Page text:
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People v. Jenkins

SEPTEMBER 2, 1975.

THE PEOPLE OF THE STATE OF ILLINOIS, PLAINTIFF-APPELLEE,

v.

WILLIE JENKINS, DEFENDANT-APPELLANT.



APPEAL from the Circuit Court of Cook County; the Hon. NATHAN J. KAPLAN, Judge, presiding.

MR. PRESIDING JUSTICE BURKE DELIVERED THE OPINION OF THE COURT:

Willie Jenkins was found guilty after a bench trial of the crimes of rape and armed robbery. (Ill. Rev. Stat. 1973, ch. 38, pars. 11-1 and 18-2.) He was sentenced to a term of 6 to 18 years on each charge, the sentences to run concurrently. On March 31, 1975, upon agreement of the parties, this court reversed defendant's conviction for armed robbery. We now consider the defendant's appeal relating to the rape conviction. Defendant contends: (1) that the testimony relating to the identification of the defendant was improperly admitted into evidence because the identification was obtained during a period of detention subsequent to an unlawful arrest made without probable cause and for investigatory purposes; (2) that the evidence was insufficient to establish his guilt beyond a reasonable doubt; and (3) that the trial judge in finding him guilty used a standard other than reasonable doubt.

At trial the prosecution called three witnesses, the complainant, the arresting officer, and the police officer, who conducted the lineup the defendant was placed in. The complainant testified that on May 24, 1973, at 9:20 p.m. she was standing on the corner of 18th and State Street in Chicago, Illinois, waiting for a bus. Two men, one of whom she later identified as the defendant, crossed the street and came up behind her, both grabbing her shoulder. The defendant, she testified, told her to "Shut up" while the other man placed a knife to her cheek. After she protested to be left alone they threatened to kill her. The two men then marched her across the street and down an alley to an apartment building where the complainant was forced to walk up to a third-floor porch landing.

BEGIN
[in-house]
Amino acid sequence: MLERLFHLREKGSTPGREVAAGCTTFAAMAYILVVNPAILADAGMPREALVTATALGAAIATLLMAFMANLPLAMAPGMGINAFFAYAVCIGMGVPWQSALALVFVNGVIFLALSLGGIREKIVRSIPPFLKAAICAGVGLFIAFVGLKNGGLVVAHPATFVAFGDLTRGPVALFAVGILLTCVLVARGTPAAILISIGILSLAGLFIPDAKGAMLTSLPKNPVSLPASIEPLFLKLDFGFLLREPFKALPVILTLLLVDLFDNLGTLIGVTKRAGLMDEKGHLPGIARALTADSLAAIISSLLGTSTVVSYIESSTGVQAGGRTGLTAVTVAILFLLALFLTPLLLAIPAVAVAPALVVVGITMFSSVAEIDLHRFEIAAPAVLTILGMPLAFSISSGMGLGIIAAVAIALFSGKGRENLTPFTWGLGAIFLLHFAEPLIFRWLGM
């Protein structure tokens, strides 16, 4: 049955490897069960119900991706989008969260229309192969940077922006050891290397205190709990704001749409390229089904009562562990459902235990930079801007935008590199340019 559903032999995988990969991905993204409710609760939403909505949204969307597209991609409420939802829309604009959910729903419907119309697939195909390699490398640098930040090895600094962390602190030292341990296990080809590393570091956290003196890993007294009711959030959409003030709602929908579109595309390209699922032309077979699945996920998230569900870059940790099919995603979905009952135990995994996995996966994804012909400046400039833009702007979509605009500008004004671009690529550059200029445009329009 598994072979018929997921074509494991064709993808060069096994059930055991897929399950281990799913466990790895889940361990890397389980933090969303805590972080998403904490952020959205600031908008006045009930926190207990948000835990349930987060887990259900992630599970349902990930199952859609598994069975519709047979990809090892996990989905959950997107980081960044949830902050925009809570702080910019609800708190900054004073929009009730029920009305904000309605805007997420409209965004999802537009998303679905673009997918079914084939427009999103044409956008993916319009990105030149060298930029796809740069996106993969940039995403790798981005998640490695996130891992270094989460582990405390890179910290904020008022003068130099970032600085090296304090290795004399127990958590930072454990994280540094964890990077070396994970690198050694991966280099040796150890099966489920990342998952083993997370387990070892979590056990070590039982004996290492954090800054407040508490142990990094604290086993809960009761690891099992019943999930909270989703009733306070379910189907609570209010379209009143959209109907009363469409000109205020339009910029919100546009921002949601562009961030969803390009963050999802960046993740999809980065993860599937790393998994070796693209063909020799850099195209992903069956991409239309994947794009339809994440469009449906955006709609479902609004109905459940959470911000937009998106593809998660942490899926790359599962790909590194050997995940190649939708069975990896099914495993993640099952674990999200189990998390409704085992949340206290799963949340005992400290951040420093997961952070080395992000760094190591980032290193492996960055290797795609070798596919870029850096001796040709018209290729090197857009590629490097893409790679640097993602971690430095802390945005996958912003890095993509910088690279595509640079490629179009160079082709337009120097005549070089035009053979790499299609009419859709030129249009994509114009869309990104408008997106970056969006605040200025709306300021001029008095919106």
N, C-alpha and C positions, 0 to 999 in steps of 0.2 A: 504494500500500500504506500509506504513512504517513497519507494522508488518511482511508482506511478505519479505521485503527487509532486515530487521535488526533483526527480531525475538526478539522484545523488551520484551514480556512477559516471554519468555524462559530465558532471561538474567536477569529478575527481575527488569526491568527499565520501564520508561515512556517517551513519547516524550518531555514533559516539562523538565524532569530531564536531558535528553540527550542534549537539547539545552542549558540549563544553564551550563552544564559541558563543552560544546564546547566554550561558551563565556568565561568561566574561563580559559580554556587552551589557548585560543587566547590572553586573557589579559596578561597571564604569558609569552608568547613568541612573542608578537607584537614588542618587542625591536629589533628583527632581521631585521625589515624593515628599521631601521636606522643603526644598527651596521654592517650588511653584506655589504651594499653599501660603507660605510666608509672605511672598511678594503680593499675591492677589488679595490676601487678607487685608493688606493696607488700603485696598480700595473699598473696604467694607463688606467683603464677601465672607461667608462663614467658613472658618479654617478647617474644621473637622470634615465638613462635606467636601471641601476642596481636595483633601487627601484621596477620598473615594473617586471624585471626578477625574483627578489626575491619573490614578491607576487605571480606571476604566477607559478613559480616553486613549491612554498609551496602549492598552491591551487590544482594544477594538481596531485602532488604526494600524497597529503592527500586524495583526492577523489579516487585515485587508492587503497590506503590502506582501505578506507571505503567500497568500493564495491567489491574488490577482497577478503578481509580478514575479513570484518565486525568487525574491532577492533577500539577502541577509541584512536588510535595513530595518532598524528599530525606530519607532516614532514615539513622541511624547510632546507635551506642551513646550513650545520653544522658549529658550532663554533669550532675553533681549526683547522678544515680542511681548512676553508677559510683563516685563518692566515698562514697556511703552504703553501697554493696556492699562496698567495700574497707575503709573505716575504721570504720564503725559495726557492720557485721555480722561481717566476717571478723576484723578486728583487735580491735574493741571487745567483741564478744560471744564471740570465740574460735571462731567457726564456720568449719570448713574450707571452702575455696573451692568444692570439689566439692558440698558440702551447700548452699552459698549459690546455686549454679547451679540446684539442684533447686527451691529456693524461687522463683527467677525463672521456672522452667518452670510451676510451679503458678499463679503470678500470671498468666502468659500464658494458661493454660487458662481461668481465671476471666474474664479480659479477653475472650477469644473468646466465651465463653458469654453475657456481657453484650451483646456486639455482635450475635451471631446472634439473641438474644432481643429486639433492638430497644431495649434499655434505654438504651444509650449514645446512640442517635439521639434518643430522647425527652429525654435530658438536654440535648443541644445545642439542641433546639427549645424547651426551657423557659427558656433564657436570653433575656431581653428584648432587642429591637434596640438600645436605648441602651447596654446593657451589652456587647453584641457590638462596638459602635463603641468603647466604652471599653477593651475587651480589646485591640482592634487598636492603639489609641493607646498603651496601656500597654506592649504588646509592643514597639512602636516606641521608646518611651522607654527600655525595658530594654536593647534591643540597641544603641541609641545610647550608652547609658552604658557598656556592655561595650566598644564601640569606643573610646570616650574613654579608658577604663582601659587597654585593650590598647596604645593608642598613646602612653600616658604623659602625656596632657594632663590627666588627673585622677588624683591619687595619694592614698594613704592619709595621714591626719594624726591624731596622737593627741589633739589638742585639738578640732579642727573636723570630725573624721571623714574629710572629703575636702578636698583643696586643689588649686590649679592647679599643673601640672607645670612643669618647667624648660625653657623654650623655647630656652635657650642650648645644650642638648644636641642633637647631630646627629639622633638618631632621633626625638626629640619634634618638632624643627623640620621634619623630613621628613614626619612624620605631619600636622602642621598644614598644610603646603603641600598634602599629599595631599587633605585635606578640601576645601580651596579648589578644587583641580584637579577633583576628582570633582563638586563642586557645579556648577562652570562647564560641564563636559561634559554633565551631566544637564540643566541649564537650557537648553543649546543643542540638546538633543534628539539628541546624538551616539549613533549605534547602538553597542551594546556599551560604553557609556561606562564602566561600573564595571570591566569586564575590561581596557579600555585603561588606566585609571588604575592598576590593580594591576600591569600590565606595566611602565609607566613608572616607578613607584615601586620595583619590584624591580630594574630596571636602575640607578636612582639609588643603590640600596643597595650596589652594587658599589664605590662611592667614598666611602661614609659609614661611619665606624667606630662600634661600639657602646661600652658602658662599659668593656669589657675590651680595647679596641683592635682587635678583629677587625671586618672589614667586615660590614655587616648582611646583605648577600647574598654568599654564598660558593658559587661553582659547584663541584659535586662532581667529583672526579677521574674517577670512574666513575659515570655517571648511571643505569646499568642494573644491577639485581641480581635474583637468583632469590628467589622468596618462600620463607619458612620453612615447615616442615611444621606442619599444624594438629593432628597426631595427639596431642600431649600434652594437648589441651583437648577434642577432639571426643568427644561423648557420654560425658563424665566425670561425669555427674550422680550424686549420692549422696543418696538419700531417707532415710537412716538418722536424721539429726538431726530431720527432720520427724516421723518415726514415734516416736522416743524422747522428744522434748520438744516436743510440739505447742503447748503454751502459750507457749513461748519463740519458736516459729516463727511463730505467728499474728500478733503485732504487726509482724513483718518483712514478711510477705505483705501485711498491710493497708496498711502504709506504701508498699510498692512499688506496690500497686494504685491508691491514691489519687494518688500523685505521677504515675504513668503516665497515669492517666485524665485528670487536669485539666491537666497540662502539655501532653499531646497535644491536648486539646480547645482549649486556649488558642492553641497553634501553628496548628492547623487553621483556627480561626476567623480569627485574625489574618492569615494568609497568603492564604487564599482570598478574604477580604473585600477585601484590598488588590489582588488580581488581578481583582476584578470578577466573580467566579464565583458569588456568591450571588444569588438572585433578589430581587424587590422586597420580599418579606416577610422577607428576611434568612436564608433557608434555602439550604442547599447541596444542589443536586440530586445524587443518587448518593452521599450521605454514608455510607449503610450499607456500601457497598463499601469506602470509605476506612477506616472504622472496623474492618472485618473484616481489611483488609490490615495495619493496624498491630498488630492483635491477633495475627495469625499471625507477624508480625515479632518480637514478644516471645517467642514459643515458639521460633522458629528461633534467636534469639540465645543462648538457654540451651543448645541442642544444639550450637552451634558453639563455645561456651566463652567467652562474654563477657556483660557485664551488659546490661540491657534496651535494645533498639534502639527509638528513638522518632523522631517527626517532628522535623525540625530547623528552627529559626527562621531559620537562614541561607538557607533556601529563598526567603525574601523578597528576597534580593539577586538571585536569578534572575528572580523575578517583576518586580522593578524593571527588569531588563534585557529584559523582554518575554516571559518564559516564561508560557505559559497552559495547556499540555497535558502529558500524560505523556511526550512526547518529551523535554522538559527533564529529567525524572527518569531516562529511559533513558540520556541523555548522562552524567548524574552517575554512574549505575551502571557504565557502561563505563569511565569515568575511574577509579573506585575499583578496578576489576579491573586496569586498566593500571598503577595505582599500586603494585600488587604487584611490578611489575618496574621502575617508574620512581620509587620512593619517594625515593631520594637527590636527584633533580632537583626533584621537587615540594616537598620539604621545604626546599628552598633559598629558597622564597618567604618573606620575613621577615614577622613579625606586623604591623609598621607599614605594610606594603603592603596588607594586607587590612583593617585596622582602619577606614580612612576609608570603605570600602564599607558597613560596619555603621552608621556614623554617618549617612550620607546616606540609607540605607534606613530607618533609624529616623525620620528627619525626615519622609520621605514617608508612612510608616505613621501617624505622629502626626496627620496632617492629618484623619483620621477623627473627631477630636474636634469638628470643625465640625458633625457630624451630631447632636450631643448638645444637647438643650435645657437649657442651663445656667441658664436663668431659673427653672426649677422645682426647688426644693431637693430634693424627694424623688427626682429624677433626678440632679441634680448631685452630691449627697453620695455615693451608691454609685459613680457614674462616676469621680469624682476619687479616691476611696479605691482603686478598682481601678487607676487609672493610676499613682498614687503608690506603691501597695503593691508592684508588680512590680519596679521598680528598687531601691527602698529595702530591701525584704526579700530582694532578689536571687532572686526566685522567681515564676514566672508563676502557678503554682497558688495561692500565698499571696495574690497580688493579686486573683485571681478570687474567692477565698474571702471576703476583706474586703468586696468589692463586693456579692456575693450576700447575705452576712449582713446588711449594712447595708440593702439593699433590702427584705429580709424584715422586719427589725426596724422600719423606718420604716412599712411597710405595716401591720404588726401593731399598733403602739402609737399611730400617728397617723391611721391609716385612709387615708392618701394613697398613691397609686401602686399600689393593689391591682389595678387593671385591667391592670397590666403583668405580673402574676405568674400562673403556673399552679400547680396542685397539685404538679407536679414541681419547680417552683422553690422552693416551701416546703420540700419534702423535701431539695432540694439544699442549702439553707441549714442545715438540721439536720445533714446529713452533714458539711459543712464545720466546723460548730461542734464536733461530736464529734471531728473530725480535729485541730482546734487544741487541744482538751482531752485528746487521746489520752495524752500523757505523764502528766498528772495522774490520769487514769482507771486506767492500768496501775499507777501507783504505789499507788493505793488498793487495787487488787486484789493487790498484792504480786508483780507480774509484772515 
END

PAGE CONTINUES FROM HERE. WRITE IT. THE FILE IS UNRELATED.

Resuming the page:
There was a light bulb shining on the porch and also lights shining in the alley. The defendant, she testified, told her to have intercourse with him or he would kill her. The defendant then proceeded to have intercourse with the complainant three times and fellatio once. While this was taking place the other man stood by with the knife. At one point the defendant asked the complainant how much money she had, and she replied that she had $7. The defendant then asked for a "square" and the other man brought the defendant a cigarette.

After the defendant had intercourse with her for the final time, the other man said something to the defendant and the two men ran up to the fourth floor of the building and knocked on a door and shouted, "Hey, open the door." The complainant then ran down stairs and reported the incident to the police.

The complainant testified that while she was on the third-floor porch she looked at the defendant's face and stated that the defendant "stayed in my face all the while he was raping me." She testified that the defendant was wearing dark, brownish clothes and black boots, and that she had told the police he was about 5'8" and 165 pounds. She testified that the defendant's face was hairy but she did not remember seeing a mustache or goatee on the defendant's face. She said he was not wearing a hat or glasses that night.